Even as these trying days pass and the number of people affected in some way by COVID-19 becomes more overwhelming in its scope, it seems more clear by the day we may have sports at some point this summer.

Major League Baseball is looking into playing entire schedules of games at spring training sites in Arizona and/or Florida. The NHL is looking at ways to keep its season alive in remote locales. All of them are looking at ways to minimize health risks and make their returns as safely as possible, they’ll tell you. But, time is money, and the great quarantined masses have two things sports need to make some of that. Televisions, and time on their hands.

That said, there doesn’t seem to be any realistic plan for a major sport to return in the United States this summer that includes playing in front of a large throng of fans. That’s equal parts a bummer and a necessity in this world we’re navigating.

It seems that’s a fair compromise to get the games back. We ultimately are going to need the games if we’re going to return to some sort of normalcy in the face of a 15-round national fight with the coronavirus. Tragedy brings us together, and sports helps bring us back. It’s a time-tested formula.

That formula has never accounted for keeping fans out of the seats, though.

Penn State fans tailgate before the Rose Bowl NCAA college football game against the University of Southern California Monday, Jan. 2, 2017, in Pasadena, Calif.


It’s going to be more important than ever for teams to keep fans engaged as thoroughly as they can, even while they’re in the comforts of their own living rooms, and that’s why Penn State’s idea to celebrate a long-canceled event this weekend will be one to monitor.

On Tuesday, the athletic department announced plans for what it is calling the 2020 Blue-White Virtual Tailgate, which will start Saturday at 11 a.m., the day the Nittany Lions’ annual intrasquad scrimmage was scheduled to be held before it was canceled last month.

Penn State called the initiative “an effort for fans to come together and show their Penn State pride. Fans are asked to wear white and show their Penn State spirit by hosting their own video conferences with their friends and families.”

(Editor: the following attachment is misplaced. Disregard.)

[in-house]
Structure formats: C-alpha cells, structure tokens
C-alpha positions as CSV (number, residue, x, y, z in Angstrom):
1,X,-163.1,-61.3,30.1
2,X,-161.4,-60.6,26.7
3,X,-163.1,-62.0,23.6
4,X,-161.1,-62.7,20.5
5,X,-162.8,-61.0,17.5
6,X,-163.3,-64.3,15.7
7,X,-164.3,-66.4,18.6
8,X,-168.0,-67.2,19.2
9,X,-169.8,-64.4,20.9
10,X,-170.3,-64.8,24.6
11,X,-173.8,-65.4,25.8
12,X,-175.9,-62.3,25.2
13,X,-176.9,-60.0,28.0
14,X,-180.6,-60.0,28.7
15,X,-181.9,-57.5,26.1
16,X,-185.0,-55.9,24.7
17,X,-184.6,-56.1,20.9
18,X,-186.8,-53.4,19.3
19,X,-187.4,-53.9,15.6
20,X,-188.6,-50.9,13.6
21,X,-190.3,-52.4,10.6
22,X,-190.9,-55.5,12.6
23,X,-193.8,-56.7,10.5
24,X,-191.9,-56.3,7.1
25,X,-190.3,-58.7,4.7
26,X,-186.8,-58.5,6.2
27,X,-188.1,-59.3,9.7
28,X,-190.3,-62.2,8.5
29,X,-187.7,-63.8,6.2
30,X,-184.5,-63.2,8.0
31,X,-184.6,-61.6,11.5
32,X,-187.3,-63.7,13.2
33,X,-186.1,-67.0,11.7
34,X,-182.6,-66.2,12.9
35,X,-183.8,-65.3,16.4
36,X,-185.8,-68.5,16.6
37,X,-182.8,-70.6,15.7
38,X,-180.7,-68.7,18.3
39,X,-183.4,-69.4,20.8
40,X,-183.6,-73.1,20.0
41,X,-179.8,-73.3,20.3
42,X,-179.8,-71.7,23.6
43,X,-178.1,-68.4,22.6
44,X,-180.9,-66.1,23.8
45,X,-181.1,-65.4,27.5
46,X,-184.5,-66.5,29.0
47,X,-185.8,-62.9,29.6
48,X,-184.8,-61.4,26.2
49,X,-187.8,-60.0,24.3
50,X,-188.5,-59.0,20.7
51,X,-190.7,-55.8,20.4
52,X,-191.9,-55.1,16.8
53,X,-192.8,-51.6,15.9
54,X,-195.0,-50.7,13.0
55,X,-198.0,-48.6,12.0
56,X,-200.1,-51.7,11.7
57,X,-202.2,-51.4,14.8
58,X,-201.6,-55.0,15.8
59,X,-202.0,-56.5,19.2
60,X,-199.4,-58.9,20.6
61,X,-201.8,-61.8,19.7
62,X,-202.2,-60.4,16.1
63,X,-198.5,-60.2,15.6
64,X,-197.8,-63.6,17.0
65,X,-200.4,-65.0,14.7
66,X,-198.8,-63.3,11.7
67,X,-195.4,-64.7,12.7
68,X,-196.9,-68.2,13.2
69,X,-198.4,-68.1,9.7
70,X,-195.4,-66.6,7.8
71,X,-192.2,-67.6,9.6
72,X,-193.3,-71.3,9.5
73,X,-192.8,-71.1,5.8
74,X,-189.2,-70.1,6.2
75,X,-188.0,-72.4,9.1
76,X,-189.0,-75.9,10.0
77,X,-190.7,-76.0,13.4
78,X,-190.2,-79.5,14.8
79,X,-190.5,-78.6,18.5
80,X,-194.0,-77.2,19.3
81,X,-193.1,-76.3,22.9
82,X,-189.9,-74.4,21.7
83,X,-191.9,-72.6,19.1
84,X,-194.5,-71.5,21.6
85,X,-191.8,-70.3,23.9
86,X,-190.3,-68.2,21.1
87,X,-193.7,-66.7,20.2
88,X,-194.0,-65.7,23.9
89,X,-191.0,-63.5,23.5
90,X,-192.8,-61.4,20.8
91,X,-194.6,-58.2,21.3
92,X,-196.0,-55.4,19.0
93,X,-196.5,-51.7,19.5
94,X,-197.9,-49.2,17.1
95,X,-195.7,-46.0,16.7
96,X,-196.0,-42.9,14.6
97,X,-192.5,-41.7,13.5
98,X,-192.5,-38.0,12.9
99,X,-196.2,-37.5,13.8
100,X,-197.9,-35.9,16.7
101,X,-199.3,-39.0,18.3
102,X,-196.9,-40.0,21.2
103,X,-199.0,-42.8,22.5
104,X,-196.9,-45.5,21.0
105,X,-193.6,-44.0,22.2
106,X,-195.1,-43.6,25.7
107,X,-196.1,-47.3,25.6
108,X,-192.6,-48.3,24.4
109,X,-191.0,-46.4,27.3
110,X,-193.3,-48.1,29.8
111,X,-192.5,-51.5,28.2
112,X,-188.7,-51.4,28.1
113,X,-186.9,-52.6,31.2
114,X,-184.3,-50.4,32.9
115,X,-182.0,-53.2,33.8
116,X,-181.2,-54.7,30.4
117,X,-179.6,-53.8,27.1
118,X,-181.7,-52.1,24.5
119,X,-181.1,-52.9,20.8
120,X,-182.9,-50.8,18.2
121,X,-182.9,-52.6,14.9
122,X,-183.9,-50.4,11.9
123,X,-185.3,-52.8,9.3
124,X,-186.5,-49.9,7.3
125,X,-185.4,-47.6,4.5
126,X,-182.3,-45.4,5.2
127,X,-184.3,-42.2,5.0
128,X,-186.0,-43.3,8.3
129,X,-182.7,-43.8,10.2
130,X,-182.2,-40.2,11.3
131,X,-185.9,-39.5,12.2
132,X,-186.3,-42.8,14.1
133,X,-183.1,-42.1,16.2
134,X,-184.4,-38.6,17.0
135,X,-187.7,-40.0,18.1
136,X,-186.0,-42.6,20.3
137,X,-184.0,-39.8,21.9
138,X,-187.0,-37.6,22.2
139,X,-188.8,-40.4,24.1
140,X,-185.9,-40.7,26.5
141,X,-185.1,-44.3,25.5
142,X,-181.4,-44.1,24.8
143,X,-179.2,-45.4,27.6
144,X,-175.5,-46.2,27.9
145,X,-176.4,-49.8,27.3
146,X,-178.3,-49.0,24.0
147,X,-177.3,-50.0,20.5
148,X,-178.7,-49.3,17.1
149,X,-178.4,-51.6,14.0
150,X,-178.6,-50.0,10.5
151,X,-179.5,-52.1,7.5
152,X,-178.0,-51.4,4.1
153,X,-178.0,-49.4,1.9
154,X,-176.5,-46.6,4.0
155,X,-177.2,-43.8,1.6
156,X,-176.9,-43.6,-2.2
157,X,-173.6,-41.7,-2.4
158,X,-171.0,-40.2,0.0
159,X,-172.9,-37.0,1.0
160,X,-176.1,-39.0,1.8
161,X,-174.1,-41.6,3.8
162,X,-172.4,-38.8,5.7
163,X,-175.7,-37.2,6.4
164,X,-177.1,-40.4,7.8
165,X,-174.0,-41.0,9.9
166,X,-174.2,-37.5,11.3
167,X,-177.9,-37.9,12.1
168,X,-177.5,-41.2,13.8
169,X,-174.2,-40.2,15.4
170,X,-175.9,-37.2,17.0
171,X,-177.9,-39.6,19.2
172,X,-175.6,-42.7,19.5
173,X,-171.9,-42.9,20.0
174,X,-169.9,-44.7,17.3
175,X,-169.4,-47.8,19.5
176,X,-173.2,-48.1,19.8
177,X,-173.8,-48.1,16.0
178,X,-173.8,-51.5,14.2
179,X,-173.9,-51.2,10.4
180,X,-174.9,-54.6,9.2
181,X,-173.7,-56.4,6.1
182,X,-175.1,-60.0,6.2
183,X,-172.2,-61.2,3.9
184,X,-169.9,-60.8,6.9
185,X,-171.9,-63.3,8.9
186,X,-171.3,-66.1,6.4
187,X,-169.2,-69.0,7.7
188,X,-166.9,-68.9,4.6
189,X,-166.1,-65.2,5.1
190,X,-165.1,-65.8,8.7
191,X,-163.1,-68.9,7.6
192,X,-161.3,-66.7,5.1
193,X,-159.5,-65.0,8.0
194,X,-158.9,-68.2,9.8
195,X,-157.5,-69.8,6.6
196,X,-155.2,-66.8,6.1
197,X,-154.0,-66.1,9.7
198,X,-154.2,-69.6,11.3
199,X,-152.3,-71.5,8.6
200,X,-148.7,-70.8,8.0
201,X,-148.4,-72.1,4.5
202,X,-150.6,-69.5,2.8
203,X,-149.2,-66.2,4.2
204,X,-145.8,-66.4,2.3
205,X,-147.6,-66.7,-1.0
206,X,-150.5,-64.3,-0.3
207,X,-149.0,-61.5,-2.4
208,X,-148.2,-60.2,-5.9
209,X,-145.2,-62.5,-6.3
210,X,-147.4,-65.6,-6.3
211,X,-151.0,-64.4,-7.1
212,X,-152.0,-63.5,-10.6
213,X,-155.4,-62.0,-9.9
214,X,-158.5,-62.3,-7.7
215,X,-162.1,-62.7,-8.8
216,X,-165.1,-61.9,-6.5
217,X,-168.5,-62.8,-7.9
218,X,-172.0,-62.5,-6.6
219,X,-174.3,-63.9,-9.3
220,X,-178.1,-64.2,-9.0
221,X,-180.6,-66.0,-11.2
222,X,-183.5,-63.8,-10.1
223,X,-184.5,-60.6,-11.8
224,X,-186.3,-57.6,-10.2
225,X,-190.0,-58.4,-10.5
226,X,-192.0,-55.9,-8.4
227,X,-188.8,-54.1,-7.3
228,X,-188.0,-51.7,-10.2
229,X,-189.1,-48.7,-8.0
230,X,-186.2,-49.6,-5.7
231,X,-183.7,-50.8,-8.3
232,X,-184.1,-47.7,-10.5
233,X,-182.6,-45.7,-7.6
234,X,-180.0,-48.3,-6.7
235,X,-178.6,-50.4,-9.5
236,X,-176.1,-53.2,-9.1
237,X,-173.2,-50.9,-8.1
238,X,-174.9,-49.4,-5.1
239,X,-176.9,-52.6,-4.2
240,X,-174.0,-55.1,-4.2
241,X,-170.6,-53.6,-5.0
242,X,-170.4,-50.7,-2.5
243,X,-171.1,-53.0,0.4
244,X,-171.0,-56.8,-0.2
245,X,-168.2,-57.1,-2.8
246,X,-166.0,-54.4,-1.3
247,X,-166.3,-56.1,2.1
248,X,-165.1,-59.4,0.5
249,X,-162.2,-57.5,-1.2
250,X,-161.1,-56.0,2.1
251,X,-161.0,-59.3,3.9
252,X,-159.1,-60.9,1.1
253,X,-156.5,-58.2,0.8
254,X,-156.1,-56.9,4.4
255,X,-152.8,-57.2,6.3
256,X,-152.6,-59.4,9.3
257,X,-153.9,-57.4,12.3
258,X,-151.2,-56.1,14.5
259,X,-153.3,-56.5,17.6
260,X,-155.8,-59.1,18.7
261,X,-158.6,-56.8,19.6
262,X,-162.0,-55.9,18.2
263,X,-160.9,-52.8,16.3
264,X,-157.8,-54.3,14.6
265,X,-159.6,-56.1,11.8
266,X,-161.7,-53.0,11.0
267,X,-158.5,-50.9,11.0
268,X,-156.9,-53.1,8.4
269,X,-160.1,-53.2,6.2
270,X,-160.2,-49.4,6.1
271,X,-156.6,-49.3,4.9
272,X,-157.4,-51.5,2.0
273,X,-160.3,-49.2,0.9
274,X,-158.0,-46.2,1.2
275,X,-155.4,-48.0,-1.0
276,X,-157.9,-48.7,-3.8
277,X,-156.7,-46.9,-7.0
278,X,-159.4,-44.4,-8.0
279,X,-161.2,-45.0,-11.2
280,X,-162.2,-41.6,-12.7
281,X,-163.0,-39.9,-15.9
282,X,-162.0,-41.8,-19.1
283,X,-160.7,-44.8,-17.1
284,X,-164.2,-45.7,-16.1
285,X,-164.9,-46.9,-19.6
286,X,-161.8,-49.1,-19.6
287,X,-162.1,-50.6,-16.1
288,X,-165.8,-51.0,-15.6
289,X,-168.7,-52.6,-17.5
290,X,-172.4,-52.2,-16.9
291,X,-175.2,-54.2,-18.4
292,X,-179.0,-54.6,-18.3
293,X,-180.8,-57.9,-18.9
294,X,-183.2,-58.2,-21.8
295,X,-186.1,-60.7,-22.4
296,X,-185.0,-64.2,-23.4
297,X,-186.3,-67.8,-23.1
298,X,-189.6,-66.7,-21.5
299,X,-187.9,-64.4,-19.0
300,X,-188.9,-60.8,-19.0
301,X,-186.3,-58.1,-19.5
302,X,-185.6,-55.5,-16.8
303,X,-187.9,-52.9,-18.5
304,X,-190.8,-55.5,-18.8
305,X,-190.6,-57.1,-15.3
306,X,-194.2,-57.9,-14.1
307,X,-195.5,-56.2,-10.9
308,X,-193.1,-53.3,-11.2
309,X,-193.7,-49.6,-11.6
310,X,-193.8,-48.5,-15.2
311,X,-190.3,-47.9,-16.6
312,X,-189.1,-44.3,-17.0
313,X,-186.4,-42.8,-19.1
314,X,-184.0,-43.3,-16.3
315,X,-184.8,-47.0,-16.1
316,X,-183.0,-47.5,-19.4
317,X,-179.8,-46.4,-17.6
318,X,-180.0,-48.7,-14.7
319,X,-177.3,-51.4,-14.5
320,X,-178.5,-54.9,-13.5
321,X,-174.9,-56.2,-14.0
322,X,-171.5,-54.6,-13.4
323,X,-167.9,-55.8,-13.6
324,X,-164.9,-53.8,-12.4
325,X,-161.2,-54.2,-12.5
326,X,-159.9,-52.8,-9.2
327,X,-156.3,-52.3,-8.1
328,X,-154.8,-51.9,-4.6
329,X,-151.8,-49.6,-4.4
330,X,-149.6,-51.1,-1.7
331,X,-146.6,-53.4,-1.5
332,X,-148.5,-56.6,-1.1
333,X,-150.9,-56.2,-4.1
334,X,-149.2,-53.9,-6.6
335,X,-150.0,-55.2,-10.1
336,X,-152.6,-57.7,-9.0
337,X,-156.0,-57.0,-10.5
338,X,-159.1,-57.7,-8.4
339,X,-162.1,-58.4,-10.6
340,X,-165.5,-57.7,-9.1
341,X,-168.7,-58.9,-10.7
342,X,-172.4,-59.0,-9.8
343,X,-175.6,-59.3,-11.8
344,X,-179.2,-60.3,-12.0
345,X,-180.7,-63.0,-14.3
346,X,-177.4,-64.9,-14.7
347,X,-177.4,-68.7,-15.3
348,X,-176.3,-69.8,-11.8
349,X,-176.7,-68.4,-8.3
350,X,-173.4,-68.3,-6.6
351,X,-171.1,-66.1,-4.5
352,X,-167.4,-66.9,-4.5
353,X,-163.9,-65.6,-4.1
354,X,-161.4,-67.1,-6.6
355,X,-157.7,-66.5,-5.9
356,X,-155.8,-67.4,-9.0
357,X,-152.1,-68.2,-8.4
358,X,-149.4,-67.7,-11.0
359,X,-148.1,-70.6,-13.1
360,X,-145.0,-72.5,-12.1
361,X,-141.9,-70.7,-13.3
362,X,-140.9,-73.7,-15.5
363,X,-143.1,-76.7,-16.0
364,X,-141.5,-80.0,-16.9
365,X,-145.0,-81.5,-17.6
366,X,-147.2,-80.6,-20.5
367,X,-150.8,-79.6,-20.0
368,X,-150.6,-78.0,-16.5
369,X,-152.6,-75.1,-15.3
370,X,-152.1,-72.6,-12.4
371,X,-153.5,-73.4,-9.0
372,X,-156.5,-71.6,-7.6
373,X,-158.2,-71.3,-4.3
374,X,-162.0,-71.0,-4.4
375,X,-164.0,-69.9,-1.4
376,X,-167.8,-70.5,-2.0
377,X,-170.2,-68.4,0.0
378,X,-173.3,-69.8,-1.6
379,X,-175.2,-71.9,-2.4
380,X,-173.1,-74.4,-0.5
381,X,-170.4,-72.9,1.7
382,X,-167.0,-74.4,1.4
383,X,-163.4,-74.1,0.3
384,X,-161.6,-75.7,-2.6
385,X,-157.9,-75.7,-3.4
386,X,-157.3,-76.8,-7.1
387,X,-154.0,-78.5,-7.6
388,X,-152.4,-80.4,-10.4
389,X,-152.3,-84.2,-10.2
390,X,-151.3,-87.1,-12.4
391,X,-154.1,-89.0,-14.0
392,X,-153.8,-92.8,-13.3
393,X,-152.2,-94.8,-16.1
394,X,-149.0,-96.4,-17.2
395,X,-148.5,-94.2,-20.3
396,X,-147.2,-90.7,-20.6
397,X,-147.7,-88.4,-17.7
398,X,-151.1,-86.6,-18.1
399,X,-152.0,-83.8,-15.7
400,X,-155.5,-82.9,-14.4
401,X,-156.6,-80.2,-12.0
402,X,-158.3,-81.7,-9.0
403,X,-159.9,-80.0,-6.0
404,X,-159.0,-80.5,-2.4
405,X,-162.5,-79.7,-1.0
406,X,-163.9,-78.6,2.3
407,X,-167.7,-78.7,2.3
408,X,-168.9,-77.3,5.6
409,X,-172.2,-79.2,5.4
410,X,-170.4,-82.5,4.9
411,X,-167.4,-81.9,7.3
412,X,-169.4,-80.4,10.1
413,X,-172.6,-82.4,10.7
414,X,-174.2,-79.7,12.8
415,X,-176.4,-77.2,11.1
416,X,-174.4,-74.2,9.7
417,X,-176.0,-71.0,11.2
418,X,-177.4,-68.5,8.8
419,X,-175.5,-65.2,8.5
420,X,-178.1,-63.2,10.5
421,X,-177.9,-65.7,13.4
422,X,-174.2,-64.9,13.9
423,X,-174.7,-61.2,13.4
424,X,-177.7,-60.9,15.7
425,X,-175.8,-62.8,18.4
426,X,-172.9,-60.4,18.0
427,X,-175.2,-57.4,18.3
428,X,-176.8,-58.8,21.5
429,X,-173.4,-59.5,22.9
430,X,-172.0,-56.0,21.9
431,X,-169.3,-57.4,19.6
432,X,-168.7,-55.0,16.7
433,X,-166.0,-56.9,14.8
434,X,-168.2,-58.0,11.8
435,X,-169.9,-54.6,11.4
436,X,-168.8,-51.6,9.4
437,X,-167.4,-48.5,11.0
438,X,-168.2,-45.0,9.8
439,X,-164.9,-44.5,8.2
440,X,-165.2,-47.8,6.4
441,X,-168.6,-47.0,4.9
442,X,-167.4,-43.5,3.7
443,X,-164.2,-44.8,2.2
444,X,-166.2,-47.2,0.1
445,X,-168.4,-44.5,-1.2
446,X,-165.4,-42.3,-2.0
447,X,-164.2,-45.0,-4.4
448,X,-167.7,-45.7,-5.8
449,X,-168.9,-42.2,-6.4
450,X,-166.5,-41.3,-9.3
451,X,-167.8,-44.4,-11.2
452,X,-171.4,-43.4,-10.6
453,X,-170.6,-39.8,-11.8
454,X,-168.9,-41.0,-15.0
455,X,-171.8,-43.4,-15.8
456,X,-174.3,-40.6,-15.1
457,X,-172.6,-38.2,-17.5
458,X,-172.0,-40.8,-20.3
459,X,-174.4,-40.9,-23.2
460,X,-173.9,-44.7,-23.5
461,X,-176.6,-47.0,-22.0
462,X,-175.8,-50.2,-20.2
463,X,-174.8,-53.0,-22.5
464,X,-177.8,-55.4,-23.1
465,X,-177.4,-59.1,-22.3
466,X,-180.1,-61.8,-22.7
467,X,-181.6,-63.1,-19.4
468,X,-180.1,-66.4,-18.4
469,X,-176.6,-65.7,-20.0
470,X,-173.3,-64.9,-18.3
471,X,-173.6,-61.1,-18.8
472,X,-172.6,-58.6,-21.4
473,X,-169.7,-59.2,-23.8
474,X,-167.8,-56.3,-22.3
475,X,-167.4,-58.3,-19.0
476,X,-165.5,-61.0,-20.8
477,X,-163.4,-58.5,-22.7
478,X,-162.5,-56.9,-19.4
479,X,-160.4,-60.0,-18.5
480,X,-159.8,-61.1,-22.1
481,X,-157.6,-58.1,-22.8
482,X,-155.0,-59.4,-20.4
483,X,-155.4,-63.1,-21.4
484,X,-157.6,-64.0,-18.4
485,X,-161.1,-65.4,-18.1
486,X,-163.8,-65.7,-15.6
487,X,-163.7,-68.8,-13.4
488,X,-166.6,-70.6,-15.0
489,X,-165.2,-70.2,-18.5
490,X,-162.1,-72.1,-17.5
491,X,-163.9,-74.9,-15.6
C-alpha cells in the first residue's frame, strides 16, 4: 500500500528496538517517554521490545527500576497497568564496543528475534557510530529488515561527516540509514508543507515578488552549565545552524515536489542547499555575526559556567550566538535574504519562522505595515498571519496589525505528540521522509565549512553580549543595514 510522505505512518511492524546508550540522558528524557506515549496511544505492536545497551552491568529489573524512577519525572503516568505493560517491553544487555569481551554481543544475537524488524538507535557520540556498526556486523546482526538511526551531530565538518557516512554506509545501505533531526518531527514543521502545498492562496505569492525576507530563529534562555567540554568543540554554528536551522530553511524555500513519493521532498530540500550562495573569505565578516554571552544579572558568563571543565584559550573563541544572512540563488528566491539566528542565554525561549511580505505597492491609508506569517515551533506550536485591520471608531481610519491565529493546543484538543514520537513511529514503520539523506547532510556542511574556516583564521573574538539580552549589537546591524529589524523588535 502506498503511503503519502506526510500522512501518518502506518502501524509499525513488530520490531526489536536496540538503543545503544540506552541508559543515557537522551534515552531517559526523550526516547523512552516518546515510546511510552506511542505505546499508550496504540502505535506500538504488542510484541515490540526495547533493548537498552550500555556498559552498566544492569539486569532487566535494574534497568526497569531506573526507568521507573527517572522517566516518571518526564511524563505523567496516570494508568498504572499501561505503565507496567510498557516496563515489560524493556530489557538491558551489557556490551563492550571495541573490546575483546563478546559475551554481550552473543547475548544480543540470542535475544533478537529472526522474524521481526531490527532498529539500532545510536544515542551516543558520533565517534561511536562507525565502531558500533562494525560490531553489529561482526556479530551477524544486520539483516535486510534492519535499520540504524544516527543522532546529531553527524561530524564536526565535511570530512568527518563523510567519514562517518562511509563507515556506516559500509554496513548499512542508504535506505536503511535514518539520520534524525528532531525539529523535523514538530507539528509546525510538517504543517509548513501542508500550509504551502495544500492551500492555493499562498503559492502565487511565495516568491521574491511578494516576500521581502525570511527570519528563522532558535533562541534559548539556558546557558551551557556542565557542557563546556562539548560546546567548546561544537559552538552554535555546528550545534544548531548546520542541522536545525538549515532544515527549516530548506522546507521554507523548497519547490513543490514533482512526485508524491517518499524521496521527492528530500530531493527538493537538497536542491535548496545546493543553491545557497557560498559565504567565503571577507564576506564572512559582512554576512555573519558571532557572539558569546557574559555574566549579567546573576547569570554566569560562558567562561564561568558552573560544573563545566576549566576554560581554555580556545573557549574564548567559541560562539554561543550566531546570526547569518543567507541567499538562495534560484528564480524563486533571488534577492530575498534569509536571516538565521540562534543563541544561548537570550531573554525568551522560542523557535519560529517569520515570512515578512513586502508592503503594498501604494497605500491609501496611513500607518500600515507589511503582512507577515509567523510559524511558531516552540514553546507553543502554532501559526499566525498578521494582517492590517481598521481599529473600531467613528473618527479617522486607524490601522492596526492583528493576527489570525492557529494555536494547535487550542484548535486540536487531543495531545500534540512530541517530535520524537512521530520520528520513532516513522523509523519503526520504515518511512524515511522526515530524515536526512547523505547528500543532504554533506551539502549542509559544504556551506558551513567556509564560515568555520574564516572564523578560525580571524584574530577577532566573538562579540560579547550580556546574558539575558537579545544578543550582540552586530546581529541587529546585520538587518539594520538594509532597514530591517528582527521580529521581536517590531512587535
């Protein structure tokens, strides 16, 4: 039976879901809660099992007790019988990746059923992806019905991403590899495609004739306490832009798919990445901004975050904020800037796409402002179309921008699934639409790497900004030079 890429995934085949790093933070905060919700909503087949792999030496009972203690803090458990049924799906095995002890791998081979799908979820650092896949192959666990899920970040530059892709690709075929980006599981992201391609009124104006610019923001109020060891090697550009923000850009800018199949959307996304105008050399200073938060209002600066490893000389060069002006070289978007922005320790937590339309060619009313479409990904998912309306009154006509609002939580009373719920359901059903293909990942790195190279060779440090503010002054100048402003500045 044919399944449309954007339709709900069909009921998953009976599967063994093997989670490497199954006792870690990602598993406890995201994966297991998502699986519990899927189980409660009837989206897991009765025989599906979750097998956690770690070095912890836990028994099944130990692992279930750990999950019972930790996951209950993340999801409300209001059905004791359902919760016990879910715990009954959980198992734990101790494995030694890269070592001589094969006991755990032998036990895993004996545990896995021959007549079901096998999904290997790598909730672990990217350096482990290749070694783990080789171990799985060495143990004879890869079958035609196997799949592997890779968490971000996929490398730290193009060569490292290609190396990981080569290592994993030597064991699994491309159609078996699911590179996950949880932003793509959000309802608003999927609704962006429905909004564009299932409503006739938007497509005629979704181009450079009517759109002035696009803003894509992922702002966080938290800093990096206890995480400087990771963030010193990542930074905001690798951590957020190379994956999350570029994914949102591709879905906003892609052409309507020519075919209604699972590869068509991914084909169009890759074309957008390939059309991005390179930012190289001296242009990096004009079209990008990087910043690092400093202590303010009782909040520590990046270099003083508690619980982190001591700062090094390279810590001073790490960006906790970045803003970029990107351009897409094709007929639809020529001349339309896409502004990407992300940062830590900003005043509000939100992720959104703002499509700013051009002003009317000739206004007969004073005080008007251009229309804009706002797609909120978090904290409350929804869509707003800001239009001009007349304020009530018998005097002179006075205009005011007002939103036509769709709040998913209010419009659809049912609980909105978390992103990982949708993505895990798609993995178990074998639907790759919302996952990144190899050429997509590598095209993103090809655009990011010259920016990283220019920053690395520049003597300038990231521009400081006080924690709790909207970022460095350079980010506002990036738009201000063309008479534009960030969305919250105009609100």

“We don’t want groups to gather in person. We want them to do these tailgate calls virtually. We want all the participants to follow the CDC, national, state and local guidelines for the tailgate,” an athletic department spokesman said in an email, asked how the university envisioned the day going. “We are trying to give Penn State fans a way to ‘get together’ virtually on what would have been Blue-White Weekend.”

Interested fans were provided with a means of registering for a tailgate through the now-indispensible Zoom video conferencing site, with the chance to get a pop-in visit from members of the coaching staff, former players or the Nittany Lion. They’re also being asked to submit their favorite tailgate recipes to potentially be included in a virtual tailgate recipe book on the Nittany Lion Club web page. There will be a trivia contest, 360-degree videos of the Blue Band performing and the team running out of the tunnel, a Facebook Live broadcast of the 2016 classic against Ohio State, and a Penn State Coaches Radio Show at 1:30 p.m., when the game was supposed to start.

It’s not ideal. Ideally, there would be a real tailgate, the smell of burgers and barbecue chicken wafting through the parking lots, fans getting together for the first time to the fall as they look toward the fall. That’s what sports do for us. It’s not just a competition. It’s not just nonstop action on a field. It’s a chance to band together, to root for a common goal.

It’s not looking like we’ll get most of that in the spring and summer of 2020, if we get any of it at all. But if we do get games, franchises will need to find a way to do what Penn State is doing. You can have some games without the fan experience, for a while. You can’t have sports, in the long term, without it.